Plot Hook from Hell: The Massacre

The title, “The Massacre” is not an error on my part. I will not speak about several massacres, or an ongoing murderous genocide. No, today I will talk about the singular massacre, a horrifying event that can change the course of a nation.

The distinction is necessary to separate a one-time event from other bloody atrocities. Thousands dying every year from a protracted war becomes a fact of life, like a natural disaster or plague. The sudden, unexpected death of many souls in pointless carnage carries far more impact. Making the massacre completely one-sided magnifies that impact.

The reason I decided to write this post is massacres are often poorly handled in gaming scenarios. Most scenarios fall in to the “villians” raze an innocent village, killing hundreds trope. This precipitates a war or PC lead revenge raids to punish the guilty. It all seems so clean, so easy to tell the victims from the villians.

I want more reality in my games, so this cliche is not acceptable. Here are two example of real world massacres with real consequences and few black and white villians.

An American example is the legendary “Boston Massacre. ” A minor dispute escalated to British soldiers firing on American colonists. There is little doubt the British soldiers were not looking to slaughter a crowd of colonists that day, but armed soldiers facing a belligerent (and, given the period, armed) crowd was a dangerous flash-point. Accidents happen. Lacking videotape to indict the the instigators, rumors became fact and the truth distorted.

The American narrative of that day became the “evil” soldiers slaughtering innocent civilians. It partially inspired the American Revolution. I honestly believe that given the choice between shooting people (fellow British citizens, in fact) in the street and inspiring a revolution or doing nothing, the British probably would have preferred doing nothing. Fault lays at the feet of both the colonists and the British army, but each side manipulated the narrative to match their own needs. America got dead patriots and England had it loyal soldiers making the hard choice in the king’s name. Both versions contain some truth, but America clearly got more rhetorical mileage out of the massacre.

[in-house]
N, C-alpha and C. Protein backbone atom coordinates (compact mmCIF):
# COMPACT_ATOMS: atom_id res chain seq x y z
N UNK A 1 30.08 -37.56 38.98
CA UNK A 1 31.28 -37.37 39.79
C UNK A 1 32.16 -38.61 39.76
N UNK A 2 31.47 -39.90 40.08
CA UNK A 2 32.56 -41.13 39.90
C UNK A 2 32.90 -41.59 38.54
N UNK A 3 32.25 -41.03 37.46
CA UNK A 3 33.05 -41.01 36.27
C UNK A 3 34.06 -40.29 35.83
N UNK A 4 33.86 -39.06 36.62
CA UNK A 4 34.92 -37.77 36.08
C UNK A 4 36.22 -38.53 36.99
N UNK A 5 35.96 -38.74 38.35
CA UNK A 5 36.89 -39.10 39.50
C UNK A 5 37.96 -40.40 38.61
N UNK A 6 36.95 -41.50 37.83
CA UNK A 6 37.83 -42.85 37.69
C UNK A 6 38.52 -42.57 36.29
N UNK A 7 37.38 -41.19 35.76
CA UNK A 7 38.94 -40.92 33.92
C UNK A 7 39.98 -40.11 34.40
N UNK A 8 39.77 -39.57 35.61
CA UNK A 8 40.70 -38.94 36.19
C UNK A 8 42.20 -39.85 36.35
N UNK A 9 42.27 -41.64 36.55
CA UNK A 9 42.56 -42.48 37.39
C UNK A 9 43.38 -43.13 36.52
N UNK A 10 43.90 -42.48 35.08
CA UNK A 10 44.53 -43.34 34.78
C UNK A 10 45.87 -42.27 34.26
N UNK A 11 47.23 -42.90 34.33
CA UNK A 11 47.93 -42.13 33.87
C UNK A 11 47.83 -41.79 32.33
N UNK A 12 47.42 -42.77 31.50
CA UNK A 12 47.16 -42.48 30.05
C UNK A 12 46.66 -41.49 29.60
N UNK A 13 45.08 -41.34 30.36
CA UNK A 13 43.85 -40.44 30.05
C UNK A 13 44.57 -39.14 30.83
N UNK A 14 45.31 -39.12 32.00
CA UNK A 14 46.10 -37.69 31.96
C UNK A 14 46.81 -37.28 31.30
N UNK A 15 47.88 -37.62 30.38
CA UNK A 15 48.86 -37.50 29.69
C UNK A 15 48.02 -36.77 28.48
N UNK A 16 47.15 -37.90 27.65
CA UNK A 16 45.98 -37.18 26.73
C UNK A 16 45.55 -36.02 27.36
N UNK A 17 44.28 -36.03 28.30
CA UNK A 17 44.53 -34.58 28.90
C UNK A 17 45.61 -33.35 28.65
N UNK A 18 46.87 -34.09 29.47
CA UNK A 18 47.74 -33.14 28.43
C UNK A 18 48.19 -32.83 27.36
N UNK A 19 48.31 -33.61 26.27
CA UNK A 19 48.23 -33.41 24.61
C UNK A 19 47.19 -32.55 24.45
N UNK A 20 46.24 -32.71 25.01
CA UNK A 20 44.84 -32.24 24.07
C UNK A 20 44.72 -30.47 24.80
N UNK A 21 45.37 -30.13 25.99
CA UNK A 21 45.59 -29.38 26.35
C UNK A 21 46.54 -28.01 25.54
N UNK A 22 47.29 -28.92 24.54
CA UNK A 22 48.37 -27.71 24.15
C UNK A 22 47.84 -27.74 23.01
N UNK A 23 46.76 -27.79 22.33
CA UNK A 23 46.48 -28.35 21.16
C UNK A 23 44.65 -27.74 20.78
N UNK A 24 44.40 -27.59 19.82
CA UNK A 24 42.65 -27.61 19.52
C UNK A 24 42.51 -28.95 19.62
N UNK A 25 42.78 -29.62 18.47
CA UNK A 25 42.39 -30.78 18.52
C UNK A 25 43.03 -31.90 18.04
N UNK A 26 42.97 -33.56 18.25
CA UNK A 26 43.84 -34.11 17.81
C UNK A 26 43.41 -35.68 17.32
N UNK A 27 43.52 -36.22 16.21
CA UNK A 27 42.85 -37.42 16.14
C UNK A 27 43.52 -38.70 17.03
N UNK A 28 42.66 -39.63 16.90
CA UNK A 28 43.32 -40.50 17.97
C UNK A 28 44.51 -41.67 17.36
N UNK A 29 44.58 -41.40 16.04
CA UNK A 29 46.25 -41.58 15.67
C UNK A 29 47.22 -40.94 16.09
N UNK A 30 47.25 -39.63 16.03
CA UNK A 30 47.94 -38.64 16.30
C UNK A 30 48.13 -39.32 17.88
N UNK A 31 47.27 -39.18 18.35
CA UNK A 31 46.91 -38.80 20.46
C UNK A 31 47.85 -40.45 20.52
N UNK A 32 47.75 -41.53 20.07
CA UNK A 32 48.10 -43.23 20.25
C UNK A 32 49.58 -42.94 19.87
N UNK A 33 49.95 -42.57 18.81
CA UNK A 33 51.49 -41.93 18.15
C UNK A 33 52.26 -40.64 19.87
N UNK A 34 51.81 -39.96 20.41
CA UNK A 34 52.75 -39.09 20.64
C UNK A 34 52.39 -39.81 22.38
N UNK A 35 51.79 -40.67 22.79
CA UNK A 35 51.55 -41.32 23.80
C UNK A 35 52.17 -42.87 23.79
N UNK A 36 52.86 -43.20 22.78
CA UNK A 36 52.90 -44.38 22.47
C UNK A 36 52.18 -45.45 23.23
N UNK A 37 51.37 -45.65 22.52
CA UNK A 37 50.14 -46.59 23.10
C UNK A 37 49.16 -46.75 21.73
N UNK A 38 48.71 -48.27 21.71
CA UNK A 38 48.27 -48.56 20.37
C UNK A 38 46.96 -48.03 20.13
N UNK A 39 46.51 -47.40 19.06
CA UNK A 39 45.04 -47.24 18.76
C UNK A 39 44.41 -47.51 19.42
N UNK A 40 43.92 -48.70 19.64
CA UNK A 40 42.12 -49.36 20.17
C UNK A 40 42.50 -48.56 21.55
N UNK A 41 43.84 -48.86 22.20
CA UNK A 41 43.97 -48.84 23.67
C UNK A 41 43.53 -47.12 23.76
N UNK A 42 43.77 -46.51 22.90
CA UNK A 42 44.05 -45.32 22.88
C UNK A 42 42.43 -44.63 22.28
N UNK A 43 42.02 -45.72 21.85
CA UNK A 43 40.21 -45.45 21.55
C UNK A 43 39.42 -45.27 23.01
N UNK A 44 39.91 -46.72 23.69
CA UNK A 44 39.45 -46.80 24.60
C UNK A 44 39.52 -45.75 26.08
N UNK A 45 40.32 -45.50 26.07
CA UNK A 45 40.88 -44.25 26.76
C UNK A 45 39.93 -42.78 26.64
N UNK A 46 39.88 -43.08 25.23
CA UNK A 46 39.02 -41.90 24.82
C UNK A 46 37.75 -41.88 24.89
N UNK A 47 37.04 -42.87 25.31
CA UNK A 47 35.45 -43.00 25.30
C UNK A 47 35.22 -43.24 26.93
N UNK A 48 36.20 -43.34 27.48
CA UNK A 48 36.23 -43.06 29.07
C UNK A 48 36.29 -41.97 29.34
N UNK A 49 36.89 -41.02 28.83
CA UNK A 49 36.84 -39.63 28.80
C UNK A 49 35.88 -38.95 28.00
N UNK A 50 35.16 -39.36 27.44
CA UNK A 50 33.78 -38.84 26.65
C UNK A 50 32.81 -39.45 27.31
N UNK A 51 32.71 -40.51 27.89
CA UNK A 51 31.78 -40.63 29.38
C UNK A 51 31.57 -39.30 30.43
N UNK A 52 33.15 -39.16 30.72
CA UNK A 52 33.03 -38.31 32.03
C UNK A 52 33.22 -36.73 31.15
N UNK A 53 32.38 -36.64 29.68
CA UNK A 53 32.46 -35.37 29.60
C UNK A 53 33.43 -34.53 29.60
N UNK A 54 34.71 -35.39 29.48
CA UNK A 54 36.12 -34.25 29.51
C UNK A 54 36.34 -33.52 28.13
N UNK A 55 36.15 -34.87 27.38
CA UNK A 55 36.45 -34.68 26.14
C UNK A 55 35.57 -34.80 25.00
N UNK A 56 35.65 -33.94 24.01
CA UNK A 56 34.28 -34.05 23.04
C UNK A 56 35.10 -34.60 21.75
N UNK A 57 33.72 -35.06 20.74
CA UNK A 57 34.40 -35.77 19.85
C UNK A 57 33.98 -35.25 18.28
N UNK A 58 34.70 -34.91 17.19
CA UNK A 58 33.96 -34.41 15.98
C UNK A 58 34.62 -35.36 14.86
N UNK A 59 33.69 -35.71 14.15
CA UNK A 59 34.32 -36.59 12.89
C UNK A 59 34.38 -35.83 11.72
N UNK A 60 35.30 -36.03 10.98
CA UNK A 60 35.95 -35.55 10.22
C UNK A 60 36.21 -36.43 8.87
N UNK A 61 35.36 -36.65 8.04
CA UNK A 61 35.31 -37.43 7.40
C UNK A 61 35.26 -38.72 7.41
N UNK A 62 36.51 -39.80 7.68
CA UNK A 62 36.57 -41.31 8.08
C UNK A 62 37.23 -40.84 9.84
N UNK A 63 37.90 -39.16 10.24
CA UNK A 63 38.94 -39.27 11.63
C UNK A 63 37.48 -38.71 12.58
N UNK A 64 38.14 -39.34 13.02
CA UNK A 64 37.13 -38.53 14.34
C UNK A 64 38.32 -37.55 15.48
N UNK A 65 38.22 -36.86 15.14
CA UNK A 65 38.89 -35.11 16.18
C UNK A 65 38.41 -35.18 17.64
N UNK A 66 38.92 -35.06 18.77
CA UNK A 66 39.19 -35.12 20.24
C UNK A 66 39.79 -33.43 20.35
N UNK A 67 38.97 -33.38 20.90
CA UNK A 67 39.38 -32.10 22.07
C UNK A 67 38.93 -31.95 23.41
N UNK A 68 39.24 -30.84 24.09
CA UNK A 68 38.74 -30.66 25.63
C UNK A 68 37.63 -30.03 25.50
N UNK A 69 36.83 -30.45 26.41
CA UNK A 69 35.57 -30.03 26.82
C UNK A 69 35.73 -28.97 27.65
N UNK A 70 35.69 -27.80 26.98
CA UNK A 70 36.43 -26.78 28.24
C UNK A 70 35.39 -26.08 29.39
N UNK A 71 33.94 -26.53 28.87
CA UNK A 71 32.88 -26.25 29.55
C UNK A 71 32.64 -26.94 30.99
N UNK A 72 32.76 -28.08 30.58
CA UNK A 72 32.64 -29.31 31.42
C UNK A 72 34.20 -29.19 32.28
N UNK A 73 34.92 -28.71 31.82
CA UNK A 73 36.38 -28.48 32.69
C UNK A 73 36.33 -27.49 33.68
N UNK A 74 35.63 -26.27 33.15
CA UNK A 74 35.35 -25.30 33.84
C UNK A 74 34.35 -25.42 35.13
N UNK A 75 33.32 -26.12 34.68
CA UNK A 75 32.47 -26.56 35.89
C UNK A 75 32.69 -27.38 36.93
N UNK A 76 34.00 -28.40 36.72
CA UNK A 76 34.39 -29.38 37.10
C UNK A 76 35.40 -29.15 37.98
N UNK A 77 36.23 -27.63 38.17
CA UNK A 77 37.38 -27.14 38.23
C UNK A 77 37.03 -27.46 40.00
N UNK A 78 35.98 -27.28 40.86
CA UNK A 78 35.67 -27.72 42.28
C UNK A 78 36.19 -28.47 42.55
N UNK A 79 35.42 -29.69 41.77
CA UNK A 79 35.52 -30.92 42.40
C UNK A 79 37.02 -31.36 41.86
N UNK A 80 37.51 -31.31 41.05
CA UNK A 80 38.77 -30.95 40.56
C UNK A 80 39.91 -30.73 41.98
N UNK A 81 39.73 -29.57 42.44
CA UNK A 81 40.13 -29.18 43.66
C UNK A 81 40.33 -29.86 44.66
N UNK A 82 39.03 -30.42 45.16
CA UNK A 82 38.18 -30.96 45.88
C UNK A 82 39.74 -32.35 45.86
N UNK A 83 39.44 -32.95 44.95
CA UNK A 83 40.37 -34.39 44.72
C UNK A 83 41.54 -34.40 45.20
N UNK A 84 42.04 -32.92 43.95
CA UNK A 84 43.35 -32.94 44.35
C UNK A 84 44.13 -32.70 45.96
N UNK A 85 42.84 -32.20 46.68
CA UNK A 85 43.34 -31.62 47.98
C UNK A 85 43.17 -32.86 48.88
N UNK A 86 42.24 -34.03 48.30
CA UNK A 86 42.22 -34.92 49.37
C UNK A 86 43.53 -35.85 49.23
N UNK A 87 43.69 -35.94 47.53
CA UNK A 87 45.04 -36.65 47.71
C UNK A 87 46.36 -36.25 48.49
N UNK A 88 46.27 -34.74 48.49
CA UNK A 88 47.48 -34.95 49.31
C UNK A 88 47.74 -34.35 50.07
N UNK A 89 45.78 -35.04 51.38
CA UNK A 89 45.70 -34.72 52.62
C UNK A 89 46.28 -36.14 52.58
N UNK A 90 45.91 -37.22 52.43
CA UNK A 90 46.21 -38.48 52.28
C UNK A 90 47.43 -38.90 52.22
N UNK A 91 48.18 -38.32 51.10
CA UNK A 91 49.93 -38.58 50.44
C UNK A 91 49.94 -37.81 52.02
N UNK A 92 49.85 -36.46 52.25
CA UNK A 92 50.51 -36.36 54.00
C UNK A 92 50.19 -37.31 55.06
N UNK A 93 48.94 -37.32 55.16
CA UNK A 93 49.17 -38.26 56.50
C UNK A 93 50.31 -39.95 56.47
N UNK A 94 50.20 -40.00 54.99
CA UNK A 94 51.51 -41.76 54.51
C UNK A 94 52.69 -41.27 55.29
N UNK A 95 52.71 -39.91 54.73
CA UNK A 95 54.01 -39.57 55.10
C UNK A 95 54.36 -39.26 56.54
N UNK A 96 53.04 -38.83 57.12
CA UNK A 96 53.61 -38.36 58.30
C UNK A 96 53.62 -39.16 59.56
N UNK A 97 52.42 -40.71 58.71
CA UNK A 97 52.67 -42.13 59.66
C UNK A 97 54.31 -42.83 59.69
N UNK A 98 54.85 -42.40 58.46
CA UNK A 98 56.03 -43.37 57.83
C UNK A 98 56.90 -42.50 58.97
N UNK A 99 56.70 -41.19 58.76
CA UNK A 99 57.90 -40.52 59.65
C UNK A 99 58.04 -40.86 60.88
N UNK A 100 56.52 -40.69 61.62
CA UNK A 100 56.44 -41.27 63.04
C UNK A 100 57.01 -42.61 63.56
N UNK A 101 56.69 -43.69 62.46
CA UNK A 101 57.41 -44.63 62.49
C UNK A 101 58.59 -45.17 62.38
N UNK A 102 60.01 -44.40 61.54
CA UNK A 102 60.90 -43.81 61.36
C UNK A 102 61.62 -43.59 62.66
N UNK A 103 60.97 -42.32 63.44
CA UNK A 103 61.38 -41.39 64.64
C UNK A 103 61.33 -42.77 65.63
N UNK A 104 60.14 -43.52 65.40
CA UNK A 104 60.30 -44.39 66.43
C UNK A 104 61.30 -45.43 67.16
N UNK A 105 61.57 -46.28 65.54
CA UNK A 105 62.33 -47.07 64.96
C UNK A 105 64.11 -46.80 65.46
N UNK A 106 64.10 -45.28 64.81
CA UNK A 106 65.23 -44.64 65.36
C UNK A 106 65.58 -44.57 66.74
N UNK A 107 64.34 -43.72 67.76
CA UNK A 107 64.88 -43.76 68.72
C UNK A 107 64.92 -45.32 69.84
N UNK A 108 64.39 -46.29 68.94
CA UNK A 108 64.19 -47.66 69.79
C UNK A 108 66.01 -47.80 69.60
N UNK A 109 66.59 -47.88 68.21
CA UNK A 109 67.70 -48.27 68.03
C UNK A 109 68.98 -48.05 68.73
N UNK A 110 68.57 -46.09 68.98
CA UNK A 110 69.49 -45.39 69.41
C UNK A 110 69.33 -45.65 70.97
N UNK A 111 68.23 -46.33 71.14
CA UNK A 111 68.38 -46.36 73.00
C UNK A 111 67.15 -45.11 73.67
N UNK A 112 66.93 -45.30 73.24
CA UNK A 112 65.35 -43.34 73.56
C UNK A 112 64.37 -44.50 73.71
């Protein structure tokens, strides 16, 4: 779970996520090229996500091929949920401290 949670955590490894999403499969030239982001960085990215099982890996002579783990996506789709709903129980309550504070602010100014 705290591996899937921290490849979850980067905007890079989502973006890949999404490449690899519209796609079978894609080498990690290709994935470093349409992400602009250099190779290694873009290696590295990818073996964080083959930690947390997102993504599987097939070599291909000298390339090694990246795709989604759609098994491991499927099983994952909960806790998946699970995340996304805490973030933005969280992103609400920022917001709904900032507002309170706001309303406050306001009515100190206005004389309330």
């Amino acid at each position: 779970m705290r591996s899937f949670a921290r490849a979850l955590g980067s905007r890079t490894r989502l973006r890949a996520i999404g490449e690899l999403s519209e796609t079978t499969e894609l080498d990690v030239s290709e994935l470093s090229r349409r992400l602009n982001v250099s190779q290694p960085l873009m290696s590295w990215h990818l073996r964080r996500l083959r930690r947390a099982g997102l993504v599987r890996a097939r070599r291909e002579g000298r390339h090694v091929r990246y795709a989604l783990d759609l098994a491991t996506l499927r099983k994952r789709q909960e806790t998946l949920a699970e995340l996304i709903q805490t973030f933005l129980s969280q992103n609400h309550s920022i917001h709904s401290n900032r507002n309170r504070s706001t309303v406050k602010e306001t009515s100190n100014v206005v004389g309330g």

Sadly, the British Empire did not learn from its mistakes and perpetrated another brutal massacre in India. A massacre that once again fomented a revolution.

The “Jallianwala Bagh massacre” came to my attention during research for my module, “Iwa .” A unit of the Indian army, commanded by Reginald Dyer , fired repeated volleys into a cornered crowd in a walled garden. Numbers vary, but around 300 people died. Dyer became a polarizing figure, with some hailing his ruthlessness in the name of empire and others branding him a butcher. Even Dyer himself had doubts about his actions. These are his last words, spoken on his deathbed.

“but I don’t want to get better. Some say I did right, while others say I did wrong. I only want to die… and know of my maker whether I did right or wrong.”

Dyer performed his duties, at least as he interpreted them, to the best of his ability. Indians did not see it that way and the bloodbath fanned the flames of Indian independence.

I do not want this post to degenerate into a laundry list of bloody villiany, so I wil stop at two examples.

I just noticed I used the British Empire as the aggressors for both examples. No offense to my British readers, but the historical British Empire simply provided me with the best examples for the point I was making. I also considered “Wounded Knee ,” but I wanted some more obscure examples, with clearer impact. So please, no hate mail.

One final item, in no way am I trying to justify mass murder or minimize the suffering of the victims of these real events. I just hope that whenever a DM puts a massacre into their campaign, both the suffering of the victims and justifications of the killers appear also.

Trask, The Last Tyromancer



Trask is a long-time gamer, world traveler and history buff. He hopes that his scribblings will both inform and advance gaming as a hobby.